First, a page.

The trial court should make the determination in the first instance whether a complete transcript or requested partial transcripts are necessary for the appeal. The appellant and counsel should first make the same minimum showing of indigency and merit to the appeal required at the appellate level by Ferguson v. Keays, Supra, 4 Cal.3d 649, 658, 94 Cal.Rptr. 398, 403, 484 P.2d 70, 75.7 Second, counsel should submit a declaration showing the grounds of the appeal and the reasons why a transcript is necessary for effective appellate review. Where the grounds of appeal make out a colorable need for a free transcript the burden shifts to the respondent to show that an alternative such as a settled statement will suffice. (March v. Municipal Court, Supra, 7 Cal.3d 422, 428—429, 102 Cal.Rptr. 597, 498 P.2d 437.)8
In the instant case the declaration of need for the transcripts submitted by trial counsel was rather conclusionary. However, the trial court held a hearing on the motion and the trial judge was satisfied by the arguments made at the hearing that a transcript was necessary for the appeal. On the record before us it is unnecessary to remand this case to the trial court for any additional findings as to indigency or the need for a complete transcript.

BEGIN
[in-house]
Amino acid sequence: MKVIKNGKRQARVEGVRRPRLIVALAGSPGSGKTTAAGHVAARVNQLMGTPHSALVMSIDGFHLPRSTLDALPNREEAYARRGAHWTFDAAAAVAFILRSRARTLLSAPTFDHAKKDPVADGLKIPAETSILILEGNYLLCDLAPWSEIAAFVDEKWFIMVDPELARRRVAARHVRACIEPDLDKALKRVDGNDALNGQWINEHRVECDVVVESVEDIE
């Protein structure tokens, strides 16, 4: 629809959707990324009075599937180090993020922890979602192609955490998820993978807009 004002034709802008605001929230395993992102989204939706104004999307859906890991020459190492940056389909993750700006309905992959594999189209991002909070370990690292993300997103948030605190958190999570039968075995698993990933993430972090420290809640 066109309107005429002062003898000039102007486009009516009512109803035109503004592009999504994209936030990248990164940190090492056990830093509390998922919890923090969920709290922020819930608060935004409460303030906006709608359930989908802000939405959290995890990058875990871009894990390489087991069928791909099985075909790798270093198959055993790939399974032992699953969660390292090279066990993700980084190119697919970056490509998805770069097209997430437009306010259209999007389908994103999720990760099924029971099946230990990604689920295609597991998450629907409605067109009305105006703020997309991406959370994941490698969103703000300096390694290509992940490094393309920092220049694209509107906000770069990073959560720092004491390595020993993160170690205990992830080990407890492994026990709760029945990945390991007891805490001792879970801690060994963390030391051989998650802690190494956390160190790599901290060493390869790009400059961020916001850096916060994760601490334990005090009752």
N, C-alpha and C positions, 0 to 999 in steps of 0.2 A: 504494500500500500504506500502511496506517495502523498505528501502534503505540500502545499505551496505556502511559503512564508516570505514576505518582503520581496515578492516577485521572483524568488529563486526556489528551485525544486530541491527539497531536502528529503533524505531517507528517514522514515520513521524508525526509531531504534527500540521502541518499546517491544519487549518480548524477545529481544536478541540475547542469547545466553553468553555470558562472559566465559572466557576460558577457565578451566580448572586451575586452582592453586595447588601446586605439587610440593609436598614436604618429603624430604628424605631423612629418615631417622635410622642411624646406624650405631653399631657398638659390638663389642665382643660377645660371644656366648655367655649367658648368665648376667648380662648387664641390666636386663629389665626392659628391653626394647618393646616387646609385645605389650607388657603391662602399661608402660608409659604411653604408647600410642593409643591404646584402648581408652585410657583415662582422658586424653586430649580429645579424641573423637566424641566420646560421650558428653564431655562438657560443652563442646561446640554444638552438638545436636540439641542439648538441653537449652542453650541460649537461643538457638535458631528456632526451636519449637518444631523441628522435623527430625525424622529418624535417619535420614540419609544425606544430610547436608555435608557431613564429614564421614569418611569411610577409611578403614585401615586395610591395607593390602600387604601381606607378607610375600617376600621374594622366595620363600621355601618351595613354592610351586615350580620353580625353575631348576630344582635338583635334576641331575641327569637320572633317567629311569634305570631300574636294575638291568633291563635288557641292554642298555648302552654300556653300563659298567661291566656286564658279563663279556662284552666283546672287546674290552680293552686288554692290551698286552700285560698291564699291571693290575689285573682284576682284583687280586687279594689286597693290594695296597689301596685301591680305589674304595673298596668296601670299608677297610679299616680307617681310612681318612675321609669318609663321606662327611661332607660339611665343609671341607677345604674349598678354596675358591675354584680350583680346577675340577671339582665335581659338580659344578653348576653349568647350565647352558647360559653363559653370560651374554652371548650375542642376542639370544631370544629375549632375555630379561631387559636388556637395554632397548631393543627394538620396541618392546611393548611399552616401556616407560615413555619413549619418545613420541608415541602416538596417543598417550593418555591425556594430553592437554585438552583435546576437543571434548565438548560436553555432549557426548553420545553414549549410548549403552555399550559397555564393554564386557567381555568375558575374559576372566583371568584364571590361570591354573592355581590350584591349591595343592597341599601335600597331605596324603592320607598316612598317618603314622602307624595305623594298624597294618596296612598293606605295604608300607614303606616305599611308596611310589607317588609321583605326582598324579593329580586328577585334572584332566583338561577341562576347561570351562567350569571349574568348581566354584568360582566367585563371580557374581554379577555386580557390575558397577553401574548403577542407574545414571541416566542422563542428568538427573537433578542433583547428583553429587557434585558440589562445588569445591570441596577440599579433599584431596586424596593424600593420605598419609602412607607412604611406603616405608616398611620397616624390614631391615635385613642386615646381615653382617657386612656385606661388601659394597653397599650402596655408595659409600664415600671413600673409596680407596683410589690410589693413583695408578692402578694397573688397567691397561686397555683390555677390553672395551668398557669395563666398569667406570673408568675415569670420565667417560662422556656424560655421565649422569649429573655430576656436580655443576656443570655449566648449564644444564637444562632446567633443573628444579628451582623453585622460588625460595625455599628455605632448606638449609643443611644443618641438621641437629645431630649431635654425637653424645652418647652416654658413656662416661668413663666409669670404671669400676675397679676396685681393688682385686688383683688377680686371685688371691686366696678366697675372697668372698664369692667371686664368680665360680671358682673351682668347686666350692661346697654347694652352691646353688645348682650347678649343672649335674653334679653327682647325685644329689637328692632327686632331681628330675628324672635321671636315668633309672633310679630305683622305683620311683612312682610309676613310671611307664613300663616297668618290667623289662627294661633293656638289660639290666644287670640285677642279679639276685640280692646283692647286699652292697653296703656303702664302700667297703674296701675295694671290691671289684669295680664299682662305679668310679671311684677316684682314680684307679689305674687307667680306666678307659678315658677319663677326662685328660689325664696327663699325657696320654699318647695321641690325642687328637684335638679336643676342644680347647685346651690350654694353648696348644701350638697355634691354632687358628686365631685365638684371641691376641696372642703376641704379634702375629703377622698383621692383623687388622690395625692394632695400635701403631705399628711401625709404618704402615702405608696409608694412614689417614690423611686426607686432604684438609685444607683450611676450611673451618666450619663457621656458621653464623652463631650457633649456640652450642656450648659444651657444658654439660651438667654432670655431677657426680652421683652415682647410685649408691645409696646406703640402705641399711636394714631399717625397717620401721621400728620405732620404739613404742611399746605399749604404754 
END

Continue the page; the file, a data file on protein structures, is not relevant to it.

We adhere to the general rule, relied upon by the trial court, that the ordinary civil litigant is not entitled to free transcripts on appeal at public expense. (Rucker v. Superior Court, Supra; Kaufman v. Brown, 106 Cal.App.2d 686, 688—689, 235 P.2d 632; Legg v. Superior Court, 156 Cal.App.2d 723, 724—725, 320 P.2d 227; Agnew v. Contractors Safety Assn., 216 Cal.App.2d 154, 156, 30 Cal.Rptr. 690, cert. den., 375 U.S. 976, 84 S.Ct. 496, 11 L.Ed.2d 421; Leslie v. Roe, Cal.App., 116 Cal.Rptr. 386.) But we find the general rule inapplicable here in light of the Legislature's policy, as indicated by Civil Code section 237.5, to protect the interests of indigent parents whose relation with their children is terminated by a Civil Code section 232 proceeding.
Let a peremptory writ of mandate issue to compel the superior court to order free transcripts for petitioners as requested. The trial court shall determine the manner of payment pursuant to Civil Code section 237.5.